Classifier/ Regressor

MolGraphConvFeaturizer

DGL/PyTorch

GraphConvModel

ref

Classifier/ Regressor

ConvMolFeaturizer

Keras

MEGNetModel

ref

Classifier/ Regressor

PyTorch/PyTorch Geometric

MPNNModel

ref

Classifier/ Regressor

MolGraphConvFeaturizer

DGL/PyTorch

PagtnModel

ref

Classifier/ Regressor

PagtnMolGraphFeaturizer MolGraphConvFeaturizer

DGL/PyTorch

Smiles2Vec

ref

Classifier/ Regressor

SmilesToSeq

Keras

TextCNNModel

ref

Classifier/ Regressor

Keras/PyTorch

DTNNModel

ref

Regressor

CoulombMatrix

PyTorch

MATModel

ref

Regressor

MATFeaturizer

PyTorch

WeaveModel

ref

Regressor

WeaveFeaturizer

Keras

BasicMolGANModel

ref

Generator

MolGanFeaturizer

Keras

fit method: fit_gan

DMPNNModel

ref

Classifier/ Regressor

DMPNNFeaturizer

PyTorch

InfoGraph

ref

Classifier/ Regressor

MolGraphConvFeaturizer

PyTorch

InfoGraphStar

ref

Classifier/ Regressor

MolGraphConvFeaturizer

PyTorch

GNNModular

ref

Classifier/ Regressor

SNAPFeaturizer

PyTorch

InfoMax3DModular

ref

Unsupervised

RDKitConformerFeaturizer

PyTorch

Chemberta

ref

Classifier/ Regressor

RobertaTokenizer

PyTorch

ProgressiveMultitaskModel

ref

Classifier/ Regressor

CircularFingerprint RDKitDescriptors CoulombMatrixEig RdkitGridFeaturizer BindingPocketFeaturizer ElementPropertyFingerprint

PyTorch

Materials

The following models were designed specifically for (inorganic) materials.

Material models

Model

Reference

Type

Acceptable Featurizers

Backend

Comment

CGCNNModel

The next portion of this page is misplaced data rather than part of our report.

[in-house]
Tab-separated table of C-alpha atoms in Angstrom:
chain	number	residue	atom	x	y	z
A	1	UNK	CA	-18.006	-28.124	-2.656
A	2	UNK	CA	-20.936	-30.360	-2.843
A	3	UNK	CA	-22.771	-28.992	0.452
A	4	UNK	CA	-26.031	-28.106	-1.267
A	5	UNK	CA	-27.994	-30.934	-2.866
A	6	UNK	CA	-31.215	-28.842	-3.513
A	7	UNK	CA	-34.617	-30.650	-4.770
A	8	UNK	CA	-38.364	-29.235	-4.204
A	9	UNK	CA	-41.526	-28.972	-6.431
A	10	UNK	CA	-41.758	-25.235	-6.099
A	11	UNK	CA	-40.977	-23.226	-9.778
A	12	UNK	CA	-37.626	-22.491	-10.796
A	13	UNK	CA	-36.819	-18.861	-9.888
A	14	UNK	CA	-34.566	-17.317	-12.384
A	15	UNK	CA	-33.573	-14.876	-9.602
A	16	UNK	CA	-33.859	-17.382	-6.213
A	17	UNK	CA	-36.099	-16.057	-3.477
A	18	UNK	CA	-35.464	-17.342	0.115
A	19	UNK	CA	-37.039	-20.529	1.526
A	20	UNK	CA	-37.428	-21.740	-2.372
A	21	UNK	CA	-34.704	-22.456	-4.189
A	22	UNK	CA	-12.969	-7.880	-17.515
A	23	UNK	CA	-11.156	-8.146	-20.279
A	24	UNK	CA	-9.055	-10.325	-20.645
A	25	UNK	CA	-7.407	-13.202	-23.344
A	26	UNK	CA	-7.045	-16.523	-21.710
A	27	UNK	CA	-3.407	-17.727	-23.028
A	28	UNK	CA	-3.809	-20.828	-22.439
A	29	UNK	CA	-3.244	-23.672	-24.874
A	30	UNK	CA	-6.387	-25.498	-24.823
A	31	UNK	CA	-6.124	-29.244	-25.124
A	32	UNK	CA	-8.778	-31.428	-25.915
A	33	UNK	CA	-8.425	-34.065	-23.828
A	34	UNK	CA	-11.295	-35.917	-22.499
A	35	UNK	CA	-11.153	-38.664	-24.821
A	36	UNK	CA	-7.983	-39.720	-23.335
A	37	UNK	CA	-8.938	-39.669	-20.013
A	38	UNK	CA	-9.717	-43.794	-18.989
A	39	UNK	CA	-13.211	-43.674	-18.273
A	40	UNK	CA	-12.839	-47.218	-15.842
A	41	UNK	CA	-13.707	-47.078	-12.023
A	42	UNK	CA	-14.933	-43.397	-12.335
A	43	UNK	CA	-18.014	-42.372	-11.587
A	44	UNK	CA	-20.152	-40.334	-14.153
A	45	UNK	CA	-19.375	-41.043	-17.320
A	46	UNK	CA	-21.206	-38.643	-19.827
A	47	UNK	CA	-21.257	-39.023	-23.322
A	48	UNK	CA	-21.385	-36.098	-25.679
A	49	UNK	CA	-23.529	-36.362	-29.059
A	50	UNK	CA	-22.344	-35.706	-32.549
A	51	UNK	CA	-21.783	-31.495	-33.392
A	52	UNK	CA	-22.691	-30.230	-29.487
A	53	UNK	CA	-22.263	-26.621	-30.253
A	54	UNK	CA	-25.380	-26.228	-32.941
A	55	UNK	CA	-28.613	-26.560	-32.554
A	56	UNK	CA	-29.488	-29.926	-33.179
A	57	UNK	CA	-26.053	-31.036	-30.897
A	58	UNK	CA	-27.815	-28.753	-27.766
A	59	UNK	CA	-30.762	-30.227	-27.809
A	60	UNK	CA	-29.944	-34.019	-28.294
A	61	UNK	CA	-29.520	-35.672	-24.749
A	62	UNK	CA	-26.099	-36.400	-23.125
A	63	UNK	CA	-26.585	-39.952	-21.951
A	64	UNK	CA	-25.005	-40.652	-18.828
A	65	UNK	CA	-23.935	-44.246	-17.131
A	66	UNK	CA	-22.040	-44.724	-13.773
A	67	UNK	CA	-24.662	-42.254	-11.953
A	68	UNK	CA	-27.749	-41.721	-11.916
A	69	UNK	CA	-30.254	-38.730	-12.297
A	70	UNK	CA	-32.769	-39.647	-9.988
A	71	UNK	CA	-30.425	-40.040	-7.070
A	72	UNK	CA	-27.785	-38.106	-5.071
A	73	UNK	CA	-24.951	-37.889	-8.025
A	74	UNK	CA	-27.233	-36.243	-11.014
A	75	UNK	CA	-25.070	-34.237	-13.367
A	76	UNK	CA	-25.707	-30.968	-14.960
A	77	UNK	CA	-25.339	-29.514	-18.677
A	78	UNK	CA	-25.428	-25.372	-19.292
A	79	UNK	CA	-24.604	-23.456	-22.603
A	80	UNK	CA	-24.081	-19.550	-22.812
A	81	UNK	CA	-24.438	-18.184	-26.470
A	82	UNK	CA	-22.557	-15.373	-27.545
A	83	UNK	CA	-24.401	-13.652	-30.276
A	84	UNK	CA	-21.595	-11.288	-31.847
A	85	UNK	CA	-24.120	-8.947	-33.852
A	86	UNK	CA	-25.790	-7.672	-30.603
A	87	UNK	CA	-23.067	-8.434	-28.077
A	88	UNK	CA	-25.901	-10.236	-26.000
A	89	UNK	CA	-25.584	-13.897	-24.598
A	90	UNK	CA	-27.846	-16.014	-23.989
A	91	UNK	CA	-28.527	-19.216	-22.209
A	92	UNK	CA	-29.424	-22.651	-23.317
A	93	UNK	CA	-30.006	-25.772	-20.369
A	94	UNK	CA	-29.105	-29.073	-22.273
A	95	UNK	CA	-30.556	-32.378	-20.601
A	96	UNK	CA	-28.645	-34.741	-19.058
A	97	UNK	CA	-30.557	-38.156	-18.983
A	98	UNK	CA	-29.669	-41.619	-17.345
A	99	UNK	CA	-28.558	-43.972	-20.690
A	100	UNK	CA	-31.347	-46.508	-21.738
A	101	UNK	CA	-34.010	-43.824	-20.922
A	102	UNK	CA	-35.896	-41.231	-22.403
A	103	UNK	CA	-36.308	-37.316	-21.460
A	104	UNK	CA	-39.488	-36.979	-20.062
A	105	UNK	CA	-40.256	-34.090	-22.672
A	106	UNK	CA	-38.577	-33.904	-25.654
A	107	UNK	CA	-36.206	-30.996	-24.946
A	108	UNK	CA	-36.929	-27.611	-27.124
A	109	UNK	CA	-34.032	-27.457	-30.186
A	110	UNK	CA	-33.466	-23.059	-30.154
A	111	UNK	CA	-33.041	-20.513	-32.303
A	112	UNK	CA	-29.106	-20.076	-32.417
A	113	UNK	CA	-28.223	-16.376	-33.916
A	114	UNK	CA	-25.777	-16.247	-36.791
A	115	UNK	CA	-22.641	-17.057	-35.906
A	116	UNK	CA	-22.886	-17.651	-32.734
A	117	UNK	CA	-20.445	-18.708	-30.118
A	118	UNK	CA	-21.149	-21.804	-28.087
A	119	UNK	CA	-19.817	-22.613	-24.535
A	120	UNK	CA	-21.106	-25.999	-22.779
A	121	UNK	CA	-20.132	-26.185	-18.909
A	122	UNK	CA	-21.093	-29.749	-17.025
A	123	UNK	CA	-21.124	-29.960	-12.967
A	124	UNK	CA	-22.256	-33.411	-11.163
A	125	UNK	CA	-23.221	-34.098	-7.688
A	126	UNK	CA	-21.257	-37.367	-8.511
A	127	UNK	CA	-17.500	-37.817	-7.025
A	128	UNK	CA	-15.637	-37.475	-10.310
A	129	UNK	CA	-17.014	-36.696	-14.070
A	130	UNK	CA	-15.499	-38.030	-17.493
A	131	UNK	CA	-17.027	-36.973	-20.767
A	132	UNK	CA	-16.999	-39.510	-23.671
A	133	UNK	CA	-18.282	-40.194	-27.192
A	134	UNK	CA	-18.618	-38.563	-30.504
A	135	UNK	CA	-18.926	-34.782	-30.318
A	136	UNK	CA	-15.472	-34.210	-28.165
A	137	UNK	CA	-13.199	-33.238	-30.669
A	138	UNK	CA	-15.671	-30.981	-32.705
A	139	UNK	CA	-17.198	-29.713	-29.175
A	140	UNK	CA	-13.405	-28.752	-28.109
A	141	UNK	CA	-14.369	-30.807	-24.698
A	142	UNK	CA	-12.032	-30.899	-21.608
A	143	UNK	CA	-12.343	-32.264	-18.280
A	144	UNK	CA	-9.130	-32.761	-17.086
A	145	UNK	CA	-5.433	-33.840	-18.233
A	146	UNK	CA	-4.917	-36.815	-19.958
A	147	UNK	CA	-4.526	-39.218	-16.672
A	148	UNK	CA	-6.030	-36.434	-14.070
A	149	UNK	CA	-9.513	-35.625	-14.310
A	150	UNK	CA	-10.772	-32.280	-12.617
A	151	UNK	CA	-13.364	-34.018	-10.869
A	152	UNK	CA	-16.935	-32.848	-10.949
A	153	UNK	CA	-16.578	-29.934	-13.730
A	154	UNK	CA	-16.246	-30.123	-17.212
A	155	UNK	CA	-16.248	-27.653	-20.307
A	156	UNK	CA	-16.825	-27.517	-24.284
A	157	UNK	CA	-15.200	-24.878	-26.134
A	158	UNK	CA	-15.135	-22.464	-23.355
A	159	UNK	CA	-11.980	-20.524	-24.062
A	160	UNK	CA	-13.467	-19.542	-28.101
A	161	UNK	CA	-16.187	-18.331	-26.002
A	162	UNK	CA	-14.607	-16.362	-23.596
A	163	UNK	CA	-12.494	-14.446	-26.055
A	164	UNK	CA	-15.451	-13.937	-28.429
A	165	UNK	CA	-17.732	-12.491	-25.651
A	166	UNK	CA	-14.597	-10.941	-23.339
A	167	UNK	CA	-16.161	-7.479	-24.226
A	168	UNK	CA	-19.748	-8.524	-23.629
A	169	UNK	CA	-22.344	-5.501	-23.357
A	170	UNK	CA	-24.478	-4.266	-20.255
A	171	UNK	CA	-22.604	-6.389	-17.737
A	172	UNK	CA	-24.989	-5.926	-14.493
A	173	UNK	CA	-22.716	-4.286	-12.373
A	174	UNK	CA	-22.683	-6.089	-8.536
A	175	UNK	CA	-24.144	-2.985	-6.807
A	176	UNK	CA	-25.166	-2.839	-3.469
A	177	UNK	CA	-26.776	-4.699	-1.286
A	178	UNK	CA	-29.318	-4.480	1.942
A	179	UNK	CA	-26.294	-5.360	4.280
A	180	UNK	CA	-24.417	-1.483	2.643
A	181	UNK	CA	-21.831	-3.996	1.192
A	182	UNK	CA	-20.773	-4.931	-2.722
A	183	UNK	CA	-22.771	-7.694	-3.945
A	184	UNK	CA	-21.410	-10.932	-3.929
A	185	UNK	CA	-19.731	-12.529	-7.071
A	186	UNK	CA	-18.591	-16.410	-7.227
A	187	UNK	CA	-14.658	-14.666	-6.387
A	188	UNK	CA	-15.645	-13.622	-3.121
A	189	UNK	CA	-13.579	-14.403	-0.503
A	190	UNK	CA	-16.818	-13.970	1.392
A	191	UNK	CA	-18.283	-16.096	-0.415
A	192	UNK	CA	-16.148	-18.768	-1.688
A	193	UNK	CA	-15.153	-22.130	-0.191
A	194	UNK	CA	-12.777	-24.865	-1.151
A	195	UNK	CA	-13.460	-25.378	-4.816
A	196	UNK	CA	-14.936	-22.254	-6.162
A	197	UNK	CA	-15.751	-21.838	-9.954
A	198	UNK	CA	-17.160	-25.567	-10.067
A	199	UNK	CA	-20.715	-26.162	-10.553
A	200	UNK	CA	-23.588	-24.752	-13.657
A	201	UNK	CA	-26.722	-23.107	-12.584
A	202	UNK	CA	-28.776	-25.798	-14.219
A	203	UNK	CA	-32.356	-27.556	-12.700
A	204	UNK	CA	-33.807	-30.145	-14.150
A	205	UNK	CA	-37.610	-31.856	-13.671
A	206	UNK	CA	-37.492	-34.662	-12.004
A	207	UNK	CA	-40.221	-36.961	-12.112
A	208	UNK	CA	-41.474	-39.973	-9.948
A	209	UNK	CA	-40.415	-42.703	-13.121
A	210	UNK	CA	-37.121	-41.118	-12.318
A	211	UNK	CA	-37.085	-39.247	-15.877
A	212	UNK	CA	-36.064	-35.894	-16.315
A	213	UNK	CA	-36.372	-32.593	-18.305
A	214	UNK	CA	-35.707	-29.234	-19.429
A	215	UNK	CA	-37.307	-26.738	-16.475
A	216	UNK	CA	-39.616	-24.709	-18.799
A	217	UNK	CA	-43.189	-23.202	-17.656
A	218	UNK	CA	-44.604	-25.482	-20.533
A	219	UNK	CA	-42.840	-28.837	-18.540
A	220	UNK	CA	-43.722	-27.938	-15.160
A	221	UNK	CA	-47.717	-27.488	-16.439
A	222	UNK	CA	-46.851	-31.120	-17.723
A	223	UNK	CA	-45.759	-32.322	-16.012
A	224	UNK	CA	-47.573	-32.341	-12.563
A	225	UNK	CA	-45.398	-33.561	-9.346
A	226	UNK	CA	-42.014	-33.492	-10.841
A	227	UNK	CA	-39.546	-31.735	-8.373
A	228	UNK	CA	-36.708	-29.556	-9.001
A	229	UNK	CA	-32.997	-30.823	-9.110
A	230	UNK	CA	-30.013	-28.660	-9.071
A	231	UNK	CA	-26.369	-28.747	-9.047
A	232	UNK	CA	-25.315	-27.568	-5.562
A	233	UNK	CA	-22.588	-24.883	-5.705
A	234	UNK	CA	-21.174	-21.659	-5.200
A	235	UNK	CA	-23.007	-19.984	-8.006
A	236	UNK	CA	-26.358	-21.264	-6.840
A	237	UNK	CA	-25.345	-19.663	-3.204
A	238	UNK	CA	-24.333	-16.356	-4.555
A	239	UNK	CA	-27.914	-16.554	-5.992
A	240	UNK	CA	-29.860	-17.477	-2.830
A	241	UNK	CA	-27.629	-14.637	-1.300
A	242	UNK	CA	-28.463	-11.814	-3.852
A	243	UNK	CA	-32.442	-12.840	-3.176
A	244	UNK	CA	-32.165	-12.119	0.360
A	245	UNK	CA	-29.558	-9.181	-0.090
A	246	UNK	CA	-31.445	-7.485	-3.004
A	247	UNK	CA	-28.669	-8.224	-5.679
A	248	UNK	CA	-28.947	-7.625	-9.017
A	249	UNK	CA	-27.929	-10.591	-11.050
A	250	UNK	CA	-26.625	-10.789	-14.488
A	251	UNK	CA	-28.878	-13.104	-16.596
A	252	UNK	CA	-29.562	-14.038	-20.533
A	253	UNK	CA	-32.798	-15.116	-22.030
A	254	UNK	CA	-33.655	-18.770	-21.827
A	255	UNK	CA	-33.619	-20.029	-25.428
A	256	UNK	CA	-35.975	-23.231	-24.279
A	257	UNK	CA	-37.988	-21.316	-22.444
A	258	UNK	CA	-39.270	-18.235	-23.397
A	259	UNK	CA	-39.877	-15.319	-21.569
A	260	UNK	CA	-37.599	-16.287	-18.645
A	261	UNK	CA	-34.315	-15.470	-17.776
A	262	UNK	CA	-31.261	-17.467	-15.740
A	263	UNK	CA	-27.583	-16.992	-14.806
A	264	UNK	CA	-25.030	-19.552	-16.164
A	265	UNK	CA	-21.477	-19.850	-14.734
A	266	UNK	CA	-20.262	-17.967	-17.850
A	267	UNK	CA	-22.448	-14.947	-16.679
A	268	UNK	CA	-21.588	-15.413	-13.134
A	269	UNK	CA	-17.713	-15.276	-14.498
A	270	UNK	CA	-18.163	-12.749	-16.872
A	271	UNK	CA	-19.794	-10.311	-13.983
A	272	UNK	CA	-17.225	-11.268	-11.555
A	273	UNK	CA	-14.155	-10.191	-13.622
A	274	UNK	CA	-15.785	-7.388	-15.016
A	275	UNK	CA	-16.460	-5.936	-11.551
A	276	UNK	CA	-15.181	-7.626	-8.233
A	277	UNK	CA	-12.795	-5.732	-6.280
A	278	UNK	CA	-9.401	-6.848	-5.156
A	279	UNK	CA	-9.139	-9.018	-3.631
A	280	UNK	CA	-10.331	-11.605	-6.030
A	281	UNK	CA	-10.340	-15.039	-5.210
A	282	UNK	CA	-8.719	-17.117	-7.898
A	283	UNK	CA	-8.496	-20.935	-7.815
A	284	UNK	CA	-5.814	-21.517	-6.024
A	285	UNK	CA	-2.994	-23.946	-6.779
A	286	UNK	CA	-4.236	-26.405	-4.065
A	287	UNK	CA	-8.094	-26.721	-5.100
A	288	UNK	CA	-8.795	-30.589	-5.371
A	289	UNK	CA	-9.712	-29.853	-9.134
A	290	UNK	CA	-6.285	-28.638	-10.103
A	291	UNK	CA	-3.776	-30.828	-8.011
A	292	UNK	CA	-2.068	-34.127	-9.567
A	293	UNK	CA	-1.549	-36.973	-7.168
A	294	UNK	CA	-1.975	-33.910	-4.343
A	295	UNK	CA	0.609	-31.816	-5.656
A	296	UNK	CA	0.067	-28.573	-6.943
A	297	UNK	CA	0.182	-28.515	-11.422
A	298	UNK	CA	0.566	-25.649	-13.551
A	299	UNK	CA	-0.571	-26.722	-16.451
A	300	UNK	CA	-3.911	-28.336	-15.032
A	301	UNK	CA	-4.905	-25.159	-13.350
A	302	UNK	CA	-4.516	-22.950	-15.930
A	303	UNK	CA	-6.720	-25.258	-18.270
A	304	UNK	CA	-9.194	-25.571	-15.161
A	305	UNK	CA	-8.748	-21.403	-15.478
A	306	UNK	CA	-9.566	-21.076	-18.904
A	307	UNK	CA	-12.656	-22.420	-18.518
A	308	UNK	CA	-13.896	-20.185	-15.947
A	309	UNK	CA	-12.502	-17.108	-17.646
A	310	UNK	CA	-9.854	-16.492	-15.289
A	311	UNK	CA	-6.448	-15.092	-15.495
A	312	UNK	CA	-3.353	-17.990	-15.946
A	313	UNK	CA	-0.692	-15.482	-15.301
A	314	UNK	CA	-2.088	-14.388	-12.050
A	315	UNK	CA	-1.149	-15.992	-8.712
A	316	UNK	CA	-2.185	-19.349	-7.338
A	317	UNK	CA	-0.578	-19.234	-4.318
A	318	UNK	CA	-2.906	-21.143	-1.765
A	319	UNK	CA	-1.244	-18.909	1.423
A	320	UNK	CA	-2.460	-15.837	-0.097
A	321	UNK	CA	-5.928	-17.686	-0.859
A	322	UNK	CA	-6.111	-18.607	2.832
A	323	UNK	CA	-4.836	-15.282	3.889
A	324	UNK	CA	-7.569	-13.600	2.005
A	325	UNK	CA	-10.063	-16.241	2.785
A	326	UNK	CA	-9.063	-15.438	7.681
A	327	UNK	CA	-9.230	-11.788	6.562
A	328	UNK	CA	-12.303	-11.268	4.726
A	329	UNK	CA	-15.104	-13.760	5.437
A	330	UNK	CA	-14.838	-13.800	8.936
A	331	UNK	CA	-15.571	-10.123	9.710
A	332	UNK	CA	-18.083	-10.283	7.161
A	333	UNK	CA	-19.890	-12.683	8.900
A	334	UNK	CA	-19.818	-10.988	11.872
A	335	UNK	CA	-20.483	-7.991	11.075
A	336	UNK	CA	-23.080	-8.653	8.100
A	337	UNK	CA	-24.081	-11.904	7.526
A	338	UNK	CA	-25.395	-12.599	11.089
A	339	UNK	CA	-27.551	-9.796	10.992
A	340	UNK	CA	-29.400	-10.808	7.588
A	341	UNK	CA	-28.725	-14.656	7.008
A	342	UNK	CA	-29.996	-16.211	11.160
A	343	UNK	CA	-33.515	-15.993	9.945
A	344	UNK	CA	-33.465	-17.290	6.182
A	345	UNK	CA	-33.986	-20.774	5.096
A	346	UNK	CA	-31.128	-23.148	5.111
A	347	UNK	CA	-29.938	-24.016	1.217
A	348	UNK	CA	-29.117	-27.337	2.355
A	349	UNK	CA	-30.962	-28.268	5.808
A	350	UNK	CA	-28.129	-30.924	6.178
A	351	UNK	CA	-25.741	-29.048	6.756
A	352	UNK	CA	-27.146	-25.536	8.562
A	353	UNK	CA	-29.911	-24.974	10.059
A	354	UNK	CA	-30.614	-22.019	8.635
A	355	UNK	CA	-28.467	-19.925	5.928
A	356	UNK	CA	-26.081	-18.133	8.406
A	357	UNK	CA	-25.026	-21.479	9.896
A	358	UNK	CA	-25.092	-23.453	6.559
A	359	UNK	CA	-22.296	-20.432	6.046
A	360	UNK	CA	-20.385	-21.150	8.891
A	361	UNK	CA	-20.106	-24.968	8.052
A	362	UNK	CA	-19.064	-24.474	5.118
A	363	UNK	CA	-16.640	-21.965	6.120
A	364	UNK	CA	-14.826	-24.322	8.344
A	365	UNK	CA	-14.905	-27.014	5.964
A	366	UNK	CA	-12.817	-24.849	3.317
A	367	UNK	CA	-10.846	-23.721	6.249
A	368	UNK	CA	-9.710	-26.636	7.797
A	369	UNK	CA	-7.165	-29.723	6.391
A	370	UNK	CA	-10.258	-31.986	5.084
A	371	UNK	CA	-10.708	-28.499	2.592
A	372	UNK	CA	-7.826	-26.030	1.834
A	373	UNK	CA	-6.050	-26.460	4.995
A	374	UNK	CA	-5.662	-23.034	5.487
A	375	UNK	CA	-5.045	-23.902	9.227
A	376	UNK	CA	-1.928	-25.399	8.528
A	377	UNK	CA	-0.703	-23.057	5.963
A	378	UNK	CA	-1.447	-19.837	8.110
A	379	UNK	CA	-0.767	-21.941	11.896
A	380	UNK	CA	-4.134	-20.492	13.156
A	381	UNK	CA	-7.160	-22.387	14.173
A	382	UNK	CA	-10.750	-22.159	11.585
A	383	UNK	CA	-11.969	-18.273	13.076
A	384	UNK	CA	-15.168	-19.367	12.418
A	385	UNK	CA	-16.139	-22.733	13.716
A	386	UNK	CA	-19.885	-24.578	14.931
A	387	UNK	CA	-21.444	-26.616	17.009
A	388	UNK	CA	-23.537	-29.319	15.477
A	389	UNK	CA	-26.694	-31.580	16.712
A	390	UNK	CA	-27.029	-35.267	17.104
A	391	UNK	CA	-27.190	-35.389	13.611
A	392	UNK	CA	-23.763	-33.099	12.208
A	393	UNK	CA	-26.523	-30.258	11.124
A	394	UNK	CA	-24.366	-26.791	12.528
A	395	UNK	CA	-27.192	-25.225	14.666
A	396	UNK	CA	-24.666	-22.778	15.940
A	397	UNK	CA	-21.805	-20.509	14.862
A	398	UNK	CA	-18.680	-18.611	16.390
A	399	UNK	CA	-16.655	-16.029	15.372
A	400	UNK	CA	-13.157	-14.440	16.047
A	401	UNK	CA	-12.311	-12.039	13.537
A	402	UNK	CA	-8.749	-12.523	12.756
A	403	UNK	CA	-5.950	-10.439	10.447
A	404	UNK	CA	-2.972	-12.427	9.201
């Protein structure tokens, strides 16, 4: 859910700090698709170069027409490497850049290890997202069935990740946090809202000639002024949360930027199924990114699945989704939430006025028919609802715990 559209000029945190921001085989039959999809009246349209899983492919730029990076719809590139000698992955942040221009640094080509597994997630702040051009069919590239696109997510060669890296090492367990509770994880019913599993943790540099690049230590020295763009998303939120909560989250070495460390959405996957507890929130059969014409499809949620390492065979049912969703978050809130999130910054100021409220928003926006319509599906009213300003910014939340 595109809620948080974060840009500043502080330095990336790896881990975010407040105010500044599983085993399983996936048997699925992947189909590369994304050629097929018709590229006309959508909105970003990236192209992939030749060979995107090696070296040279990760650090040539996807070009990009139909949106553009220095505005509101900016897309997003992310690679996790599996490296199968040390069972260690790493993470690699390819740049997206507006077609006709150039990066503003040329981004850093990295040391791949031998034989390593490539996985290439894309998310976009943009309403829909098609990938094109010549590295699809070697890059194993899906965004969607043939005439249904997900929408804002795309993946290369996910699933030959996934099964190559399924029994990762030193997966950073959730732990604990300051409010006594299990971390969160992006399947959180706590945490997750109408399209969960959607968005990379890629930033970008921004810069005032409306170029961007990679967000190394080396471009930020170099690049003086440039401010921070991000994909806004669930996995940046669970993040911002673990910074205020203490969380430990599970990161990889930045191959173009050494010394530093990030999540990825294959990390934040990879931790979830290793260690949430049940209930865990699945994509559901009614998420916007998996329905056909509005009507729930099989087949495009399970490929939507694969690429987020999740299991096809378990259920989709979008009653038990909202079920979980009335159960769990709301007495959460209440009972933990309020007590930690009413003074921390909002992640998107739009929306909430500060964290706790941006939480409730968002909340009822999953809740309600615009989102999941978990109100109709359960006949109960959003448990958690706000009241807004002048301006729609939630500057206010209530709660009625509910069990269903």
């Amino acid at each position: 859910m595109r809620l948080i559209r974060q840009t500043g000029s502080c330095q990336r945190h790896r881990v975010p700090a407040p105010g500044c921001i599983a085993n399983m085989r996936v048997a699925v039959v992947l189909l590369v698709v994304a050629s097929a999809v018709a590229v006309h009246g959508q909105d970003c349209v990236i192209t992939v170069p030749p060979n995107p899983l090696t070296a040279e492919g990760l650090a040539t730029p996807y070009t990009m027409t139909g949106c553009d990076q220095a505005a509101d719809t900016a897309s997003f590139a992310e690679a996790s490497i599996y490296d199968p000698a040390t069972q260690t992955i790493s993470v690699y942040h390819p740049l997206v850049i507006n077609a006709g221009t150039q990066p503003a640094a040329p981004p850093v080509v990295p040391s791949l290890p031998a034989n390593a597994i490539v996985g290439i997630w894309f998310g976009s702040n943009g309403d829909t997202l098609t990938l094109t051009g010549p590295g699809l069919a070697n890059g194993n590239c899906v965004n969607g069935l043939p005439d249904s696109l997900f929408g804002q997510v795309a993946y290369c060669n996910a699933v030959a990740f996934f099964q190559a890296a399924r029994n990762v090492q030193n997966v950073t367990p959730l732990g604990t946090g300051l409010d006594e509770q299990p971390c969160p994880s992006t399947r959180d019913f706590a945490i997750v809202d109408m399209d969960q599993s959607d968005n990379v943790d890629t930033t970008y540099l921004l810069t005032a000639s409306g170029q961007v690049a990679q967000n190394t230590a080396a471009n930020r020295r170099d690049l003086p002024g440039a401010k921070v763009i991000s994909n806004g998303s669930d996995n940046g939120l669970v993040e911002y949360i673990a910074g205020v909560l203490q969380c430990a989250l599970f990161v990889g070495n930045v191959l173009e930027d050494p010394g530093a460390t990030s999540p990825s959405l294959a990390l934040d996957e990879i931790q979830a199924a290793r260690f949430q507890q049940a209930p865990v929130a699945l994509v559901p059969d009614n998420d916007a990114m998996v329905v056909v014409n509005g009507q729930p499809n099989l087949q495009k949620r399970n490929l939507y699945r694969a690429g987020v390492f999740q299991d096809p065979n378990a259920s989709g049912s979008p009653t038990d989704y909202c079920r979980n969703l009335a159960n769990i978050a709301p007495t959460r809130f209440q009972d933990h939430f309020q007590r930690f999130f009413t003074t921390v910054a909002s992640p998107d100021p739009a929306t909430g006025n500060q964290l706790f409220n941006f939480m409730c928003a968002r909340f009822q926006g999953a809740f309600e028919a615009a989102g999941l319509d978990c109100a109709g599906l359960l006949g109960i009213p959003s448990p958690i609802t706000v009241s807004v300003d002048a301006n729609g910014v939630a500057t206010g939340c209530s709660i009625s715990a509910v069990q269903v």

ref

Classifier/Regressor

CGCNNFEaturizer

DGL/PTorch

crystal graph CNN

MEGNetModel

ref

Classifier/Regressor

PyTorch/PyTorch Geometric

LCNNModel

ref

Regressor

LCNNFeaturizer

PyTorch

lattice CNN

Model

class Model(model=None, model_dir: str | None = None, **kwargs)[source]

Abstract base class for DeepChem models.

__init__(model=None, model_dir: str | None = None, **kwargs) None[source]

Abstract class for all models.

This is intended only for convenience of subclass implementations and should not be invoked directly.

Parameters:
  • model (object) – Wrapper around ScikitLearn/Keras/Tensorflow model object.

  • model_dir (str, optional (default None)) – Path to directory where model will be stored. If not specified, model will be stored in a temporary directory.

fit_on_batch(X: Sequence, y: Sequence, w: Sequence)[source]

Perform a single step of training.

Parameters:
  • X (np.ndarray) – the inputs for the batch

  • y (np.ndarray) – the labels for the batch

  • w (np.ndarray) – the weights for the batch

predict_on_batch(X: _SupportsArray[dtype[Any]] | _NestedSequence[_SupportsArray[dtype[Any]]] | bool | int | float | complex | str | bytes | _NestedSequence[bool | int | float | complex | str | bytes])[source]

Makes predictions on given batch of new data.

Parameters:

X (np.ndarray) – Features

reload() None[source]

Reload trained model from disk.

static get_model_filename(model_dir: str) str[source]

Given model directory, obtain filename for the model itself.

static get_params_filename(model_dir: str) str[source]

Given model directory, obtain filename for the model itself.

save() None[source]

Dispatcher function for saving.

Each subclass is responsible for overriding this method.

fit(dataset: Dataset)[source]

Fits a model on data in a Dataset object.

Parameters:

dataset (Dataset) – the Dataset to train on

predict(dataset: Dataset, transformers: List[Transformer] = []) ndarray | Sequence[ndarray][source]

Uses self to make predictions on provided Dataset object.

Parameters:
  • dataset (Dataset) – Dataset to make prediction on

  • transformers (List[Transformer]) – Transformers that the input data has been transformed by. The output is passed through these transformers to undo the transformations.

Returns:

A numpy array of predictions the model produces.

Return type:

np.ndarray